Podcast Location:
Download it here [file size: 22.5 MB]
Categories:
Criminal Law
CPD Points:
Up to 1 point. details »

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Regulated by the Solicitors Regulation Authority:
Listen and pass the quiz: Gain 1 CPD point (60 minutes)
Listen only, gain ½ a CPD point (30 minutes)

Regulated by the Bar Standards Board:
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Regulated by ILEX:
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Cost:
  • FREE
Length:
30 minutes of audio
(+ optional 5 minute online quiz)
Plays on Computer:
Yes Downloadable as MP3:    Yes
Contributor(s):
Course Aims:

This podcast aims to provide criminal practitioners with advice on handling confessions both before and during trial and also the rules surrounding their admissibility. It is also suitable for anyone with a general interest in criminal law and practice.

Outcomes:
After completing the course you will:
  • Know the statutory and common law definitions of 'a confession.;
  • Understand what forms a confession can take;
  • Know where the key statutory provisions pertaining to confessions can be found;
  • Understand when a confession might be excluded from proceedings;
  • Understand how the Criminal Justice Act 2003 has recently changed the rules concerning confessions tendered by a co-accused;
  • Know the rules concerning confessions tendered by a mentally handicapped person;
  • Understand the case law and legislation pertaining to the admissibility of confessions;
  • Receive guidance on whether evidence yielded from an inadmissible confession will be admitted to the proceedings.
Level:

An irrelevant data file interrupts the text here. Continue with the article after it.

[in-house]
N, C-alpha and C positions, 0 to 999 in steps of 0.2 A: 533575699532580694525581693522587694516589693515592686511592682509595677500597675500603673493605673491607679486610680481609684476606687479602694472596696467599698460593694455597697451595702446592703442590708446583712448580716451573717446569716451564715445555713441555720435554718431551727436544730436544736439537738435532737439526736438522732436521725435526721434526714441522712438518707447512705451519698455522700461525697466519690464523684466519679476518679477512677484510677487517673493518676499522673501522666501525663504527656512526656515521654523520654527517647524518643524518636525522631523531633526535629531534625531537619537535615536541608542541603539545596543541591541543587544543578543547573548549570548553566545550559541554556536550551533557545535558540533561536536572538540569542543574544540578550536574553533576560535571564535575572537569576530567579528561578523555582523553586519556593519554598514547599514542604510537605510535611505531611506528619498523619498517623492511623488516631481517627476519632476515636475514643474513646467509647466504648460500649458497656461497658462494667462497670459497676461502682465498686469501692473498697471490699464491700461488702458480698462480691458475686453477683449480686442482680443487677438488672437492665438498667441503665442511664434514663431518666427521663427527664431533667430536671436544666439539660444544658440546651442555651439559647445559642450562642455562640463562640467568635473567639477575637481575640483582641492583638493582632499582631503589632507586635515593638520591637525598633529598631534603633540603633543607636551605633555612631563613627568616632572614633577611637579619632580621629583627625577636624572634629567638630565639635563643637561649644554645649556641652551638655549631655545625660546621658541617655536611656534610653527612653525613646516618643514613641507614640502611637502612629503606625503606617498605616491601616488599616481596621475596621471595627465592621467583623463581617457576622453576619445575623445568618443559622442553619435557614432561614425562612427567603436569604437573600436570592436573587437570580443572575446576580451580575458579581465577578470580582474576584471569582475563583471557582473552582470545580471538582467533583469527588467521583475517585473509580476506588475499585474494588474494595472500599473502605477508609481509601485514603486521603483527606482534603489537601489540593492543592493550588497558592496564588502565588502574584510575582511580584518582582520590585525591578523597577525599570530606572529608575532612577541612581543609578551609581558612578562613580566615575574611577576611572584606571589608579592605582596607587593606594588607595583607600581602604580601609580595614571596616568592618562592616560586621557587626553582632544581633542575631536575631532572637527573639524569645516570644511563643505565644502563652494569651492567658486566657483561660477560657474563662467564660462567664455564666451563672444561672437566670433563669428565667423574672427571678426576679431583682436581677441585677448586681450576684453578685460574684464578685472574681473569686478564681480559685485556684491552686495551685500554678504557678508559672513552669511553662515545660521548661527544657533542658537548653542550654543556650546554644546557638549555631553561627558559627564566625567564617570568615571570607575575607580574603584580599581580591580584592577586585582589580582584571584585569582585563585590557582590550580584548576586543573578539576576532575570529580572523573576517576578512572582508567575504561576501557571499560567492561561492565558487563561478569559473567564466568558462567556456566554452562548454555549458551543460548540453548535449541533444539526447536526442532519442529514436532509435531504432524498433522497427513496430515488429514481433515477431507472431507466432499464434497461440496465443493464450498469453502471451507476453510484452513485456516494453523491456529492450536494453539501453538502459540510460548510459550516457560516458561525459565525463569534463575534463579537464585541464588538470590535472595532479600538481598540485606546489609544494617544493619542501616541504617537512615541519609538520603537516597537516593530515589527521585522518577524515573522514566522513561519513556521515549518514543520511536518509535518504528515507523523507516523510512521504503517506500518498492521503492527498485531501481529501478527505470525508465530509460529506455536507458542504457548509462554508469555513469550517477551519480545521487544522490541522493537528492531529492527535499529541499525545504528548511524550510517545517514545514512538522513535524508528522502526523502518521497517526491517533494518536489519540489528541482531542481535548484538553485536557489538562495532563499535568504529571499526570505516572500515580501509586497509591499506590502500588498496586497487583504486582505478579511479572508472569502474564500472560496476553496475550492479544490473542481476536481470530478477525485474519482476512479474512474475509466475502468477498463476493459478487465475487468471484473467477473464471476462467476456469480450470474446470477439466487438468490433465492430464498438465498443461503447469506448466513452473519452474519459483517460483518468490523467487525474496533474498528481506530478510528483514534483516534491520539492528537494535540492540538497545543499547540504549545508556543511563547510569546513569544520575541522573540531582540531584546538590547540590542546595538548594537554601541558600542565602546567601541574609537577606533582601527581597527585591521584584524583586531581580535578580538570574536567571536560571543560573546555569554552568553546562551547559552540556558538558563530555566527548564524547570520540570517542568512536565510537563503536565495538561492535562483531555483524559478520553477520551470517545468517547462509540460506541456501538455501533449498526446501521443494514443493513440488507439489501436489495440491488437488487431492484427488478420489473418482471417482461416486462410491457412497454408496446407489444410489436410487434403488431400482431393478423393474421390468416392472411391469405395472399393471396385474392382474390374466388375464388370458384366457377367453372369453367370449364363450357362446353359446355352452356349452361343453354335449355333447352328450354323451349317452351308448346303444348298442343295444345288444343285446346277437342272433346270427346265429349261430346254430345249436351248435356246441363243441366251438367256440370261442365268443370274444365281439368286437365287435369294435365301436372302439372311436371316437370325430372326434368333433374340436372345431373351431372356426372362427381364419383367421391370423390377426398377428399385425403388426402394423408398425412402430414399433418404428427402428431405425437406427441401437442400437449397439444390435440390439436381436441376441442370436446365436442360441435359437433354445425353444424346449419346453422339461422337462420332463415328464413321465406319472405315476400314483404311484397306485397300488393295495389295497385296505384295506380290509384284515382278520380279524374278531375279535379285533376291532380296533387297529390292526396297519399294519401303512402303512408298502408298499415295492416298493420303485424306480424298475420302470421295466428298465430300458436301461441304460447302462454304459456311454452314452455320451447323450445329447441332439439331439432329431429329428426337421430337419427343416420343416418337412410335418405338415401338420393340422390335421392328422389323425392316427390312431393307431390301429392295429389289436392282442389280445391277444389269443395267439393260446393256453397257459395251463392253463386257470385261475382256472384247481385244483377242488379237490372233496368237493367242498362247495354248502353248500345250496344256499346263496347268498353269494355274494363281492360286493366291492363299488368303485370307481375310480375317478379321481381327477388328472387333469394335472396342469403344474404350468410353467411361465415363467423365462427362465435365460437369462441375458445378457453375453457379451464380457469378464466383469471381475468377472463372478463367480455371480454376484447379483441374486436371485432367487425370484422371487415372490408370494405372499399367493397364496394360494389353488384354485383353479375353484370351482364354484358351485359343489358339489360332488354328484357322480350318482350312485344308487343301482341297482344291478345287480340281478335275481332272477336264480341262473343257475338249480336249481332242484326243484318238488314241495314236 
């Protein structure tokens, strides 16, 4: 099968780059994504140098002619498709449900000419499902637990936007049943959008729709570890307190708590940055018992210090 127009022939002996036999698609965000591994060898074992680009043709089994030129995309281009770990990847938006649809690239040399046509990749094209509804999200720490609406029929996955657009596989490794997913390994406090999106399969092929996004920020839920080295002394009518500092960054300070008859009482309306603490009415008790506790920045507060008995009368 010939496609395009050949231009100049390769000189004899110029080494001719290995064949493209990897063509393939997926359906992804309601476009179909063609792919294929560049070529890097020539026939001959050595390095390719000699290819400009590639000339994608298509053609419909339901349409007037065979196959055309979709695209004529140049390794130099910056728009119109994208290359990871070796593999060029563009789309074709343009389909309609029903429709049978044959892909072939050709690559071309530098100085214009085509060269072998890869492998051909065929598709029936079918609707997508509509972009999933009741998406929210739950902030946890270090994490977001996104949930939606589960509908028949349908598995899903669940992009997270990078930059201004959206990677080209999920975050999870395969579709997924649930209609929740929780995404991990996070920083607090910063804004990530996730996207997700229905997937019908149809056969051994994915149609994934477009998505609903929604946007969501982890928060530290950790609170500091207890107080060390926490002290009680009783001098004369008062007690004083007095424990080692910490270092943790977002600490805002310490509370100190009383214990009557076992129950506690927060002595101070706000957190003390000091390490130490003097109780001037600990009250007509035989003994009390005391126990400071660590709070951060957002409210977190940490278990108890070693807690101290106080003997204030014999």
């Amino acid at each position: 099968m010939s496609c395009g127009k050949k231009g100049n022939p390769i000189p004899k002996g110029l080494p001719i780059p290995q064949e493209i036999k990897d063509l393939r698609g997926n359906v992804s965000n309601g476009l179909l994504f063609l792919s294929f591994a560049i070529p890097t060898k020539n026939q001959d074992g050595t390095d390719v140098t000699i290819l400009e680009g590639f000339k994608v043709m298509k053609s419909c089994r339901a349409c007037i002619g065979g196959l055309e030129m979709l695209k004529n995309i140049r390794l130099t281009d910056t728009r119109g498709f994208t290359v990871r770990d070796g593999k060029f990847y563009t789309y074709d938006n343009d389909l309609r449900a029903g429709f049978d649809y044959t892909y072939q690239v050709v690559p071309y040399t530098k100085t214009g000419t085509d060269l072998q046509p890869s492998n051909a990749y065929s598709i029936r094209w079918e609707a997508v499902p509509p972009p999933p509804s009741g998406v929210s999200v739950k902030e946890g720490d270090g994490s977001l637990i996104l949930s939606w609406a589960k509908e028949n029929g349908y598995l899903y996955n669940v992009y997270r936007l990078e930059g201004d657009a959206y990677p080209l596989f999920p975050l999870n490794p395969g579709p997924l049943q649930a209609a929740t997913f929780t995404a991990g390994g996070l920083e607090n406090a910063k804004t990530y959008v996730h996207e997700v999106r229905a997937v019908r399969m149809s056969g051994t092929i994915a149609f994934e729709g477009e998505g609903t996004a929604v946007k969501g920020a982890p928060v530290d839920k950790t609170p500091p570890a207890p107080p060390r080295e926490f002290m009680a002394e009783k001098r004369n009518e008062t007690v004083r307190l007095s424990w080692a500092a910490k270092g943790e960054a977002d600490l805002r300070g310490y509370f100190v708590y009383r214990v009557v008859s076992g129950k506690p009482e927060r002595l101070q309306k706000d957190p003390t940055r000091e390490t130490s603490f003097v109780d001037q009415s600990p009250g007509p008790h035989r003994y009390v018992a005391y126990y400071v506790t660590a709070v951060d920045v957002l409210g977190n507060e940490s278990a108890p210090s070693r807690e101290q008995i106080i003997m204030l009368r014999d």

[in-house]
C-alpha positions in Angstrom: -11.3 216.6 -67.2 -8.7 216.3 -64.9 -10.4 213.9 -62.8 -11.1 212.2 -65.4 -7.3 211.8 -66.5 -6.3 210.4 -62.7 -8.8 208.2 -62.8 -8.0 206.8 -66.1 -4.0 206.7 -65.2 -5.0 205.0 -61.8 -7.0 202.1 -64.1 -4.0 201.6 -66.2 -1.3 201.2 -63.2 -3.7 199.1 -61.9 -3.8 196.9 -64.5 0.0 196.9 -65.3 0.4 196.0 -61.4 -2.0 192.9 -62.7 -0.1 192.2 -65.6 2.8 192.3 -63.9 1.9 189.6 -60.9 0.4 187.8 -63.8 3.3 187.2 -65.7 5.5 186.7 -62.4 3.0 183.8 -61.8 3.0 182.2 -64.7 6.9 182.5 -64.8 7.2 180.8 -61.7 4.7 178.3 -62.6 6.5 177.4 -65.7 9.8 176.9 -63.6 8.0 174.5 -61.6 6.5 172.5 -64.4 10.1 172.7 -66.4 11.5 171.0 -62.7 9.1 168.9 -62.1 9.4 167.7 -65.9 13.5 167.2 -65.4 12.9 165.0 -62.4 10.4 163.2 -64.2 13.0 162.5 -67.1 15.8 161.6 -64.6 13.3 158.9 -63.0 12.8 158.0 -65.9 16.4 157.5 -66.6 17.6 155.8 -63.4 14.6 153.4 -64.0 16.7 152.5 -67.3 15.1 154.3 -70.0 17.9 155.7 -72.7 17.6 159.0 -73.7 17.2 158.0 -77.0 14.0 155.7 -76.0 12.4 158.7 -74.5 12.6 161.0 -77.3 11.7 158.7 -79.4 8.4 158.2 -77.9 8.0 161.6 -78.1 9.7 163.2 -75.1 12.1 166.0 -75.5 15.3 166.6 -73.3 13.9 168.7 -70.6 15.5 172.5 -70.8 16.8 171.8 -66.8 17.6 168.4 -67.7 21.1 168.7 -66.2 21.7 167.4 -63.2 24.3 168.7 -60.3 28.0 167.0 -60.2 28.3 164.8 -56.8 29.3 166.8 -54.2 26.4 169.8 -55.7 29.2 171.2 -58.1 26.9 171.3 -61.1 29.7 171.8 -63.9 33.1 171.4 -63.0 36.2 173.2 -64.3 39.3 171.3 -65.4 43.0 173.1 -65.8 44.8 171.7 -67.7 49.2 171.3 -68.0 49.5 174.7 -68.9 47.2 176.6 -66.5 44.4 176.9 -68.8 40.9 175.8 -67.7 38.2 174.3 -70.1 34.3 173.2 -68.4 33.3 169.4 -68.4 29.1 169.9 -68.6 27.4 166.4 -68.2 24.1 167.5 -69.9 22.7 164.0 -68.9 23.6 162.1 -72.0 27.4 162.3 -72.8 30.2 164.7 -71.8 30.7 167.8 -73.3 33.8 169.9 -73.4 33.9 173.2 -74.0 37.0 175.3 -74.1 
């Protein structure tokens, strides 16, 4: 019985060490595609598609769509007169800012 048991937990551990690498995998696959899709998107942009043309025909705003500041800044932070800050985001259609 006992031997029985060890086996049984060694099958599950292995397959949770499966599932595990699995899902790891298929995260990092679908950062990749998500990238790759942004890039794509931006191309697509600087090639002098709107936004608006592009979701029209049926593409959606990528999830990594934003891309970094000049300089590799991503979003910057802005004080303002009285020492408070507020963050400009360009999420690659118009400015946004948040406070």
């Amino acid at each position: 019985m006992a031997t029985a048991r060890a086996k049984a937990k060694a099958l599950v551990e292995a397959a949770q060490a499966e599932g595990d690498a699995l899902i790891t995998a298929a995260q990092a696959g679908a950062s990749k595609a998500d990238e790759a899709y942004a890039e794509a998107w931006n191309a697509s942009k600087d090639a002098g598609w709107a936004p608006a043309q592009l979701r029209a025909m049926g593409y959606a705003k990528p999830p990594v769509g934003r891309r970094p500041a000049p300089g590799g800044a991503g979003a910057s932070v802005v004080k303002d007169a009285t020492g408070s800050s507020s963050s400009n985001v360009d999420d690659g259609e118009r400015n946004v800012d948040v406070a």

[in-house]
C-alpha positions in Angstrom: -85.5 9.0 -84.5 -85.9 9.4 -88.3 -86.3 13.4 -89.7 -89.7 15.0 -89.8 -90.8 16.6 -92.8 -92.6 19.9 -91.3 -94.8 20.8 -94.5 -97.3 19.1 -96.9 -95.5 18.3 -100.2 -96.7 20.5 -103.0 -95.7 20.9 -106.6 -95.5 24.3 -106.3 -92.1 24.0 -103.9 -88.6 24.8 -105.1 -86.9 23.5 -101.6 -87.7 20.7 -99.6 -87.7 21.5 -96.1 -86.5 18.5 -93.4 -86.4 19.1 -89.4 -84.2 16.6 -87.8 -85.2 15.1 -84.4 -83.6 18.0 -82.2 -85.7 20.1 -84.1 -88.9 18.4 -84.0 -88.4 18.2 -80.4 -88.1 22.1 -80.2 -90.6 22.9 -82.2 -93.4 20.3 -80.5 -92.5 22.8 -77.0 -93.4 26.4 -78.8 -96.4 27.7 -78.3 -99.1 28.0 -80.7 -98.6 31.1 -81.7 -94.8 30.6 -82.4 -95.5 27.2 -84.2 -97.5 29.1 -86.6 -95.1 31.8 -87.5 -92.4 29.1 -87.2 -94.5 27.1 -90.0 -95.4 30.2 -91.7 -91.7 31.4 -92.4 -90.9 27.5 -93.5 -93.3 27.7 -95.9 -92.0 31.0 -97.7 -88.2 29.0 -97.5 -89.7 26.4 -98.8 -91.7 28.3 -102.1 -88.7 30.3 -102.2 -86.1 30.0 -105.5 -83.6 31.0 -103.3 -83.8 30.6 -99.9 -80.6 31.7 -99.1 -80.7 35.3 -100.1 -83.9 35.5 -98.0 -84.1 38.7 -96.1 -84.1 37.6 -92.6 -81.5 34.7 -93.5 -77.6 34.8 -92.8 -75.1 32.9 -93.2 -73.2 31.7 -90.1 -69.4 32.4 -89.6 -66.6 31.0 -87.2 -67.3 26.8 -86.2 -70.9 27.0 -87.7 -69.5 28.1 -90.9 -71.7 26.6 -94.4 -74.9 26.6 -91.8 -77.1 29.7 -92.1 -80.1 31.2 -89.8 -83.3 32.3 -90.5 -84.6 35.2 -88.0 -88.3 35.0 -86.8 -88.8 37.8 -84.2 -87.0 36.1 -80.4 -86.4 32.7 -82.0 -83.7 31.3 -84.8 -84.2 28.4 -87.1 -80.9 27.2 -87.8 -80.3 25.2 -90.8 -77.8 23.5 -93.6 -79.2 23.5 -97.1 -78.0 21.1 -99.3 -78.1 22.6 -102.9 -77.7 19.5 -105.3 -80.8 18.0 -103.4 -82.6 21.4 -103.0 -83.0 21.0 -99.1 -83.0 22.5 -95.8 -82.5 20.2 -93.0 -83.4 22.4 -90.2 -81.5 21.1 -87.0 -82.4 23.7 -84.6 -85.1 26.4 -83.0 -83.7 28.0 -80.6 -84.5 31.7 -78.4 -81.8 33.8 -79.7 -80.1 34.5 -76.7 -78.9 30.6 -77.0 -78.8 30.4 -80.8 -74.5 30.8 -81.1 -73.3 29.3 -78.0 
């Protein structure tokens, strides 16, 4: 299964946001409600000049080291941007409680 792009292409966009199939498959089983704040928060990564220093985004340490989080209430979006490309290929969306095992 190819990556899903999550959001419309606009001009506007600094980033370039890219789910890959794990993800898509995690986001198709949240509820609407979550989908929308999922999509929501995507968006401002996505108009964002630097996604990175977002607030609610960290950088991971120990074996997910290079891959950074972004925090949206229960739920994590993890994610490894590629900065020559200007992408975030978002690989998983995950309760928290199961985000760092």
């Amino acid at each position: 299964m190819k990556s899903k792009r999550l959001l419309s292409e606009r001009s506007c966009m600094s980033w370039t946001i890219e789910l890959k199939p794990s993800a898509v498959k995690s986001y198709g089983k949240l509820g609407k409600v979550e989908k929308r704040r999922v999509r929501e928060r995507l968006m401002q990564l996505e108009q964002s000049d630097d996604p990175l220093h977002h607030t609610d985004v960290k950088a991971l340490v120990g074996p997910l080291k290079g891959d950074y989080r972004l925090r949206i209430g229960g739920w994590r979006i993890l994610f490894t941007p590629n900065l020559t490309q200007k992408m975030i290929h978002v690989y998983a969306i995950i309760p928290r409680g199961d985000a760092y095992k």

Intermediate Difficulty: 3 of 5
Classification:
Case Update
Introduction
Legal Principles
Sources and References:
  • Police and Criminal Evidence Act 1984;
  • Criminal Justice Act 2003;
  • Li Shu-Ling v The Queen [1989] AC 270;
  • R v Sat-Bhambra (1988) 88 Cr App R 44;
  • R v Park (1995) 99 Cr App R 270;
  • R v Hubert (1979) 69 Cr App R 243;
  • R v Ward [2001] Crim LR 316;
  • Sharp [1988] 1 WLR 7;
  • Pearce (1979) 69 Cr App;
  • R v Fulling [1987] 2 All ER 65;
  • R v Seelig 94 Cr App R 17 CA;
  • R v Paris (1993) 97 Cr App R 99 [1994];
  • Crim LR 361 CA;
  • R v Heaton [1993] Crim LR 593;
  • Regina v Mushtaq [2005] UKHL 25;
  • Ismail [1990] Crim LR 109;
  • Re Proulx [2001] 1 All ER 57;
  • R v Barry (1991) 95 Cr App 384;
  • R v Wahab [2003] 1 Cr App R 232;
  • R v Goldenberg (1988) 88 Cr App R 285;
  • R v Walker [1998] Crim LR 211;
  • McGovern (1991) 92 Cr App R 228;
  • Souter [1995] Crim LR 729;
  • Delaney (1988) 88 Cr App R 338;
  • Doolan [1988] Crim LR 747;
  • Chung (1991) 92 Cr App R 314;
  • R v Prager (1972) 56 Cr App R 151;
  • Glaves [1993] Crim LR 685;
  • Crampton (1991) 92 Cr App R;
  • R v Johnson (11th July 2007) Court of Appeal;
  • R v Finch [2007] WLR 31;
  • R v Ruud (1948) 32 Cr App R 138;
  • R v Pearce (1979) 69 Cr App R 365;
  • R v Silcot [1987] Crim LR 765;
  • Lobban v R [1995] 2 All ER 602;
  • Campbell [1995] Crim LR 157;
  • Mackenzie (1992) 96 Cr App R 98;
  • Adjodha v The State [1982] AC 204.

This podcast discusses the laws surrounding confessions in Criminal proceedings, namely when they are admissible, the statutes that dictate how such evidence is handled and finally the case law that has recently influenced how the legislation is interpreted. It will discuss in particular section 76 of the Police and Criminal Evidence Act 1984 and also the influence of the Criminal Justice Act 2003.

Podcast Added: 16/12/2008

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